Experience says that saving money is hard. There are so many good things to spend money on. The call of modern marketing is stronger than the sirens’ calls that lured Odysseus’ ship onto the rocks, and the cost of living keeps increasing. But it is that last comment about the cost of living that makes the need to save a “need” and not a an option. Social Security is not a retirement program, merely a supplement. And no one should expect Social Security to keep up with the cost of living – the most we can realistically hope for is that it keeps paying benefits at all. See Social Security Can’t Do It All – A Primer. Planning ahead, starting early, and developing a “saving ethic” is a wise path.

Are you average or better than average?

The average American retiree has saved a bit less than $100,000 for retirement by the time retirement is reached at about age 66. Taking the current life expectancies into consideration, that means each retiree can expect to add to planned retirement spending less than a whopping $4,170 per year! While that is not a meaningless amount at all, it also isn’t exactly a retirement supplement capable of treating a retiree to a great trip overseas or even around the state for long.

But how can I make saving possible?

But how can you save? We know it is hard, but start by saving a little bit at a time. See Ideas for Living Better Through Stewardship, 7 Steps for Financial Progress, It’s Time to Start Saving, Planning Your Financial Future and …, and Save More, 10% Isn’t Enough for a few ideas and examples. A little bit here and a little bit there add up. The key to making it work is one word – consistency. Make a commitment and keep it! Make the word “commitment” fulfill its dictionary definition:

Constantly adhering to the same principles, course, form, etc.

There is it – constant! Try starting at $25 a week. If you think that doesn’t add up, you are very much mistaken. Between the consistent saving and the investment of the money where it can beat inflation, you may be surprised how quickly it can add up. See 8 Financial Moves to Make in Your 20’s for a chart that shows how compound interest adds up over time.

Another way to illustrate this point is through a graphic illustration by CalculateMyWealth.com that can be seen here. That site proposes a simple means of saving. Save $6 a day by forgoing an expensive daily latte. $6 per day comes to $180 a month and over a work life of 45 years that is $97,000. If, instead, that same $6 a day was invested in a savings account at 2% interest, it would become $157,000 in the same 45 years. If, instead, it was half in savings and half in the stock market at the 10% (which is above the average rate of return for the past 20 years), you would have $494,000. If, instead, you invested only in the stock market and made a 10% return, you would end up with $1,848,000! Given the more likely return of 7-8%, closer to the true average over recent years, the amount would be less; “only” a little over $1,000,000. Regardless, let me ask, “Would you rather have a few hundred thousand dollars (or about a million dollars) at retirement or all of the pounds the calories in those lattes put into and onto you?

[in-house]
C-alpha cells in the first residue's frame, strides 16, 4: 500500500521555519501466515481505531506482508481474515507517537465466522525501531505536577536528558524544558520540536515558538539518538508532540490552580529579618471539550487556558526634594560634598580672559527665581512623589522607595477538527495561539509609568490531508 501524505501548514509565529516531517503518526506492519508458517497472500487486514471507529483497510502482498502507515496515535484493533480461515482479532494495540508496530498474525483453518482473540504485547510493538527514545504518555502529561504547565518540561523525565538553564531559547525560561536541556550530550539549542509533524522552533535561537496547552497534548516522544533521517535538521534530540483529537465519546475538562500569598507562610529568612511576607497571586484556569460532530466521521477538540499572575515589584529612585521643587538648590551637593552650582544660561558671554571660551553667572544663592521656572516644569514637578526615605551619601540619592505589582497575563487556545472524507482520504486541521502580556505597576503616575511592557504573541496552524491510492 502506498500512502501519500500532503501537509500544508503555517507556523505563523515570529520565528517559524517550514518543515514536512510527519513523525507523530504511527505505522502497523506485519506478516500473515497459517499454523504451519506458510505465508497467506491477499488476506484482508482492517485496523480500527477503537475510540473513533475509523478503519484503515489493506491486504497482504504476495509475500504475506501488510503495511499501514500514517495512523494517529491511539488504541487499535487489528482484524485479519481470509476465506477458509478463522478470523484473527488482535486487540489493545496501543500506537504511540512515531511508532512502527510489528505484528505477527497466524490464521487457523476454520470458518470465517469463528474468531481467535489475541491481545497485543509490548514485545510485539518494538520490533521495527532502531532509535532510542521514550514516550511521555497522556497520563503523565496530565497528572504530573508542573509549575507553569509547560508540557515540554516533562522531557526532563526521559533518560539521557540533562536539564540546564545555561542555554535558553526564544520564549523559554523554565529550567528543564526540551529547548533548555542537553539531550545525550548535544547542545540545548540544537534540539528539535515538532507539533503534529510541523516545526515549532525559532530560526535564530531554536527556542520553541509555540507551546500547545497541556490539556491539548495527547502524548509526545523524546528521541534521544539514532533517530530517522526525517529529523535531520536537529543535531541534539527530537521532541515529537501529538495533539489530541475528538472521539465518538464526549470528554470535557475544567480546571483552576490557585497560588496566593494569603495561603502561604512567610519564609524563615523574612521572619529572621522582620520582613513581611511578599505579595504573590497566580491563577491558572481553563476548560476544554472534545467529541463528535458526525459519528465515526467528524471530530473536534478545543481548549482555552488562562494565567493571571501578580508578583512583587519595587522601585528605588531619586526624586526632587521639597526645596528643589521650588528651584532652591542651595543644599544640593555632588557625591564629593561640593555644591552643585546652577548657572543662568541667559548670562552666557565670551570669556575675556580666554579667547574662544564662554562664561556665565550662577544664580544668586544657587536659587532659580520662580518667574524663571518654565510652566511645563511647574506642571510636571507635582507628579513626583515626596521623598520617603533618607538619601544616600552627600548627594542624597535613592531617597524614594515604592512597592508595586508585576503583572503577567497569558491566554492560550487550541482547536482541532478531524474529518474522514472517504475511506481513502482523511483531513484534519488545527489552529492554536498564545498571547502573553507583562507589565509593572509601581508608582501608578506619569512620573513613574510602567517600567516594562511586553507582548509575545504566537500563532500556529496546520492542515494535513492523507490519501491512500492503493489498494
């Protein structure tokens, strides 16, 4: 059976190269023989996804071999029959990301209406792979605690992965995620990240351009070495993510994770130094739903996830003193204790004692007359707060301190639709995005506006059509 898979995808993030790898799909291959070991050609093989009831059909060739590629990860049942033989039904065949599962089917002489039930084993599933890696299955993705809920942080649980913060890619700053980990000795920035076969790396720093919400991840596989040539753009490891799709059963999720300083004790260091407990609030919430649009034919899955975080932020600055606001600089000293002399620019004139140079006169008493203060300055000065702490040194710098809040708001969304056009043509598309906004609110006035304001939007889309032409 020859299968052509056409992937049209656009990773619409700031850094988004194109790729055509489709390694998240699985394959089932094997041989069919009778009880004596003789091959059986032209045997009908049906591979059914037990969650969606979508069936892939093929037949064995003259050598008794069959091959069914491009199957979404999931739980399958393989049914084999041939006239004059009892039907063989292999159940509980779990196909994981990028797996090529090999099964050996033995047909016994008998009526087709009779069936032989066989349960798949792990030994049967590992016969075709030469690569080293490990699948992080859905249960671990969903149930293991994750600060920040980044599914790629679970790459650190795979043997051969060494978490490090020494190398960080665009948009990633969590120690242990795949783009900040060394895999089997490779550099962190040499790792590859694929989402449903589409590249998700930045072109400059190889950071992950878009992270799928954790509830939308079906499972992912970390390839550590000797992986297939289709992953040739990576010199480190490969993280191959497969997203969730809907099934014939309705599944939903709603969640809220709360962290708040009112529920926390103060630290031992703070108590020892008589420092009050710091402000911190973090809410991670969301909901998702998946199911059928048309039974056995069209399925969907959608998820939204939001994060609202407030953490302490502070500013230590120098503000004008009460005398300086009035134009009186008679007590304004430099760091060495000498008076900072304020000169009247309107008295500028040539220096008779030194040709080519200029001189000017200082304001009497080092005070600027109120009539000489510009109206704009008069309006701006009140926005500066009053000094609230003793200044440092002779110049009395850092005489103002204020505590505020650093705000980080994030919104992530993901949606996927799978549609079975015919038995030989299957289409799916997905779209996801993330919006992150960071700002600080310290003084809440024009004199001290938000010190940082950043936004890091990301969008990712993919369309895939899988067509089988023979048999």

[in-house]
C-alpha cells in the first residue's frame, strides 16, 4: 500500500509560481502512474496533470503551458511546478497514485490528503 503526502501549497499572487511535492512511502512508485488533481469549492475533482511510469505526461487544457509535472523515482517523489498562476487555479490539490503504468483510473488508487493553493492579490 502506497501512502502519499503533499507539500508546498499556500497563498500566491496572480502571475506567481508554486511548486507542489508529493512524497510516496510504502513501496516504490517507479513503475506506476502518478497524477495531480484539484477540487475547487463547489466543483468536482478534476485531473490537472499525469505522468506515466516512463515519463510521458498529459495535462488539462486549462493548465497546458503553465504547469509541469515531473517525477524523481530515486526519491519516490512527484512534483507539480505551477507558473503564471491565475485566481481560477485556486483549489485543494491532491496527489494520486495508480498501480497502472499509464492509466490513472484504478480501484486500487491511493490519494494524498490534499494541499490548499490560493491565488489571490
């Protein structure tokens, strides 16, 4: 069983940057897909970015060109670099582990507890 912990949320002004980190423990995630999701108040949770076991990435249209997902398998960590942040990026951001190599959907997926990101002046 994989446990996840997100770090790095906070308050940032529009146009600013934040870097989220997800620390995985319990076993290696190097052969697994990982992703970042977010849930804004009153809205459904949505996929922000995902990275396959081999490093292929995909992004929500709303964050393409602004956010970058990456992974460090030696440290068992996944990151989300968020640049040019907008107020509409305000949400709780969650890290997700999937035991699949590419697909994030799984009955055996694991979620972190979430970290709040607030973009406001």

Is that all I can do?

You can even do more and much better. Take it a step or even two farther towards saving for your future. Increase the amount saved and you will find that compound interest will work as well for you in investing as it does for the credit card companies as they make money off people who don’t limit their spending. Instead of $6 a day, save $12 a day by finding another common expense you can cut. That adds up to $360 a month or $4,320 a year. The same figures enable you to end up with over $3 million at the end of 45 years.

But don’t stop there. When you get your next raise, allocate the increase to savings. If you get a tax refund, allocate it to savings. If you receive a cash gift, allocate it to savings. You may end up retiring early!

You also need to recognize that if your employer offers a match for 401(k) contributions, you should take maximum advantage of it and contribute at least the amount necessary to get the match. It isn’t “free money” because it is an employee benefit your employer is providing to you. But if you do not take advantage of a match, you literally are giving up an employee benefit that has real financial value; you are giving money back to your employer.

What’s the catch?

Here’s the catch. None of this works very well at all if you are inconsistent or if you withdraw money from your savings and investments. You must always remember that by decreasing your savings and investments or by not consistently saving and investing, you are stealing from someone – yourself in the future!

If you would like to discuss this and get more information, or discuss how budgeting can make this possible, give us a call at the Idlewild Foundation, (813) 264-8713. We would love to help.

About the Author

John Campbell has retired from a 40-year legal practice as a trial attorney in Tampa. He has served in multiple volunteer roles at Idlewild Baptist Church in Lutz, Florida, where he met Jesus.  He began serving as the Executive Director of the Idlewild Foundation in 2016.  He has been married to the love of his life, Mona Puckett Campbell, since 1972.